Relationship of social Support to Stress Responses and Immune Function in Healthy and Asthmatic Adolescents

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10 p.

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Research in Nursing and Health

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doi: 10.1002/(SICI)1098-240X(199804)21:2<117::AID-NUR3>3.0.CO;2-M; Shelves: RT1 .R48x Raynor Memorial Periodicals


Although most clinicians believe that social support has beneficial effects on health, the mechanisms mediating this relationship have not been clearly established. We examined the direct effect of social support on several immune measures and its role in moderating the response to academic exams in healthy and asthmatic adolescents. Three types of students—healthy, mild asthma, and severe asthma—completed social support and stress questionnaires and gave blood samples during the midsemester and final exam periods. Social support and natural killer cell (NK) function showed a significant reduction during exams in both healthy and asthmatic adolescents. Social support, however, did not have a direct effect on immune responses. Nevertheless, high social support appeared to attenuate the magnitude of exam-induced reduction in NK activity, suggesting a role for social support in protecting against immune decrements during times of stress. © 1998 John Wiley & Sons, Inc. Res Nurs Health 21: 117–128, 1998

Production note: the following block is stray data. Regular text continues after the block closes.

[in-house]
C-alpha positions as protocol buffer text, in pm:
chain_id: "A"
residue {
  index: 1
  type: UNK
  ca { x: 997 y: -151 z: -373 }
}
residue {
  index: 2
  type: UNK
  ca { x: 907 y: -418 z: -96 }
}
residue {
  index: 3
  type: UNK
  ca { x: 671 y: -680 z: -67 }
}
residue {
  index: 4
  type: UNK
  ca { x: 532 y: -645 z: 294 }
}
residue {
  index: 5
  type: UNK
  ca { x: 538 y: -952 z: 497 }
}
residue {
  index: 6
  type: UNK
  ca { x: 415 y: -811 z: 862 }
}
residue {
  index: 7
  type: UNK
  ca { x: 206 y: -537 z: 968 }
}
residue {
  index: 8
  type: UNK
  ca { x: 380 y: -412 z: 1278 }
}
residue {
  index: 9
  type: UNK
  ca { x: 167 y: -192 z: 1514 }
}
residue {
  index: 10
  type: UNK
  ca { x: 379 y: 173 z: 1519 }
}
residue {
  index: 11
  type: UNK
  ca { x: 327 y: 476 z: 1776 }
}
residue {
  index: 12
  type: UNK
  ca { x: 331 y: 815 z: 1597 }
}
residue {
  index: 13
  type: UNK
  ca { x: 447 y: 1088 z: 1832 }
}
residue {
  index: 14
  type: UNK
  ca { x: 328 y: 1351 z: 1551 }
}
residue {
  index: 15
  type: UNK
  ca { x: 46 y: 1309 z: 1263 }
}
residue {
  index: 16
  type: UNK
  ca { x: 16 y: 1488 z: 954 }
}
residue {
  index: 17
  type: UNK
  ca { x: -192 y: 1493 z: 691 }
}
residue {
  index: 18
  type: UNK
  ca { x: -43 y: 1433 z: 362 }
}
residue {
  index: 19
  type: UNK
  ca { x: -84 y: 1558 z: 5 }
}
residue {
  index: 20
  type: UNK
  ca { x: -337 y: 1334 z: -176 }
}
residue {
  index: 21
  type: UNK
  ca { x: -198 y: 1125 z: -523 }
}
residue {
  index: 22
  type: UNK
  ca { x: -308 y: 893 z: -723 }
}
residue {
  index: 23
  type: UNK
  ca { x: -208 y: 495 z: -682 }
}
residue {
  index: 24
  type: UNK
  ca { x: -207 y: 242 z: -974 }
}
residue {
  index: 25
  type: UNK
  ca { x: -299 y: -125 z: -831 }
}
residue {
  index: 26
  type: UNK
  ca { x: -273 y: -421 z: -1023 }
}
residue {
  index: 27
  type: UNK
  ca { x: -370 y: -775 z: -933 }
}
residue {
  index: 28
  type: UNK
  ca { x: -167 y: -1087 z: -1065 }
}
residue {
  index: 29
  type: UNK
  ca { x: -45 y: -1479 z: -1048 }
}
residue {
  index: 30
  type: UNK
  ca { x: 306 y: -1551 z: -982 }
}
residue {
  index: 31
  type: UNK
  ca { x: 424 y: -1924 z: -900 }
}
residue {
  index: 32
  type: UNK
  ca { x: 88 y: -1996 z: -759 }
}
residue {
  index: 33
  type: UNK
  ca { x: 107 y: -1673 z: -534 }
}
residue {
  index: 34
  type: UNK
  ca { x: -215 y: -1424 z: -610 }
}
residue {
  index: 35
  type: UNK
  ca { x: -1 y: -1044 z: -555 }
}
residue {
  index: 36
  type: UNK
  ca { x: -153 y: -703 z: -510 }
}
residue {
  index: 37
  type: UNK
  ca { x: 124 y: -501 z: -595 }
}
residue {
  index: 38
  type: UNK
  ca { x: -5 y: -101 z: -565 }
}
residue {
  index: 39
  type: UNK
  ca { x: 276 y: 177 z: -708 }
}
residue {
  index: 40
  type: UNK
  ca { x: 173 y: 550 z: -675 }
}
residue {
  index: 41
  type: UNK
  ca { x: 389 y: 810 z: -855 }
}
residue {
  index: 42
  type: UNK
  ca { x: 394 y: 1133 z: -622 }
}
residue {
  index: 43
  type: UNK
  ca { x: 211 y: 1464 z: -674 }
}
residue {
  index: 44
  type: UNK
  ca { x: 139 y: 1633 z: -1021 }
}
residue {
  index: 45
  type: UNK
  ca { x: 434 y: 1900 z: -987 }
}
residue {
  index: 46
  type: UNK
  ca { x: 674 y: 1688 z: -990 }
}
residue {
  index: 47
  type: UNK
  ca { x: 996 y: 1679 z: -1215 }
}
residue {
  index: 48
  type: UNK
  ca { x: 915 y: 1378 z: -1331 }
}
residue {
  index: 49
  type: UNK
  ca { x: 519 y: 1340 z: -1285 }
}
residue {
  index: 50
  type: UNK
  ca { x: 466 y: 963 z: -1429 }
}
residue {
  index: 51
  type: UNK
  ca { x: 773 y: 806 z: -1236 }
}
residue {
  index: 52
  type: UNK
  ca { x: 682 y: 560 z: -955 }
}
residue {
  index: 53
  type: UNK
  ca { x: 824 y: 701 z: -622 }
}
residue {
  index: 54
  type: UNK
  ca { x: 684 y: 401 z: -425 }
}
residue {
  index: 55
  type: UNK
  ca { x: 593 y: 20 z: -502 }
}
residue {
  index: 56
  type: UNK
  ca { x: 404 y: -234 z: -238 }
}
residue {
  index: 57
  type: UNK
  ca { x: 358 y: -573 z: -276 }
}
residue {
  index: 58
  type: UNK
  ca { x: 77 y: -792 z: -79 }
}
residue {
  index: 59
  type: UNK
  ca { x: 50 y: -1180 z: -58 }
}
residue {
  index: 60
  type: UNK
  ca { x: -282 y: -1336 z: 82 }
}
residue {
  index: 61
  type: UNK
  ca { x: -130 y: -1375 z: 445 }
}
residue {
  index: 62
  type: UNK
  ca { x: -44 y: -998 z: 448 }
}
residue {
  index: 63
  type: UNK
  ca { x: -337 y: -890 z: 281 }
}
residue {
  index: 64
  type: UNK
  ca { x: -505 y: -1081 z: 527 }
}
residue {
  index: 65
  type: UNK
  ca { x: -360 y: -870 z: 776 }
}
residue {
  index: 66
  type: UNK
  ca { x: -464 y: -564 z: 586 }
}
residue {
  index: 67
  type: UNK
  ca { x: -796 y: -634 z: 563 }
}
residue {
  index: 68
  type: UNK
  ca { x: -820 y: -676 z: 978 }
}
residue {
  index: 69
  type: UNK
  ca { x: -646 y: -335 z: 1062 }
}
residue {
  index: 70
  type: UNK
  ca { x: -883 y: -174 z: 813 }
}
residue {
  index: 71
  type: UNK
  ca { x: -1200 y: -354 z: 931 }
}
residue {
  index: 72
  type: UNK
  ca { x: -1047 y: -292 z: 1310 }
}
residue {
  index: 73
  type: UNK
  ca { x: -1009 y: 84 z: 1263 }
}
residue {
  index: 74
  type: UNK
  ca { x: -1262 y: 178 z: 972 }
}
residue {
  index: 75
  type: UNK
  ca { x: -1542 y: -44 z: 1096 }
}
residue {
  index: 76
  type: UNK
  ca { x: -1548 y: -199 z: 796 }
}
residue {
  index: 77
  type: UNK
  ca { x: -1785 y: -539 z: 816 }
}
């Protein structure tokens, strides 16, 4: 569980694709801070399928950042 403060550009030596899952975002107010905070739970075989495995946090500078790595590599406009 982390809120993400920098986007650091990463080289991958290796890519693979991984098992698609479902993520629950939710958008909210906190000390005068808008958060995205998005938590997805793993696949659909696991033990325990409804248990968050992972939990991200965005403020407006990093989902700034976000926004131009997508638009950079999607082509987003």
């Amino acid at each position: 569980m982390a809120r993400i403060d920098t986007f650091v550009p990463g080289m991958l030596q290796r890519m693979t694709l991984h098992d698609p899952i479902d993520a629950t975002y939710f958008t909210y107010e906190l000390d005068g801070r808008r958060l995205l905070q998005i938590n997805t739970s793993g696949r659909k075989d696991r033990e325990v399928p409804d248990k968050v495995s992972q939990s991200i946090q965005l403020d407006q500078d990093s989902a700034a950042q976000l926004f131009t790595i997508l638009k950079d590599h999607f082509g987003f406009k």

Research in Nursing and Health, Vol. 21, No. 2 (April 1998): 117-128. DOI.

Donna McCarthy was affiliated with the University of Wisconsin - Madison at the time of publication.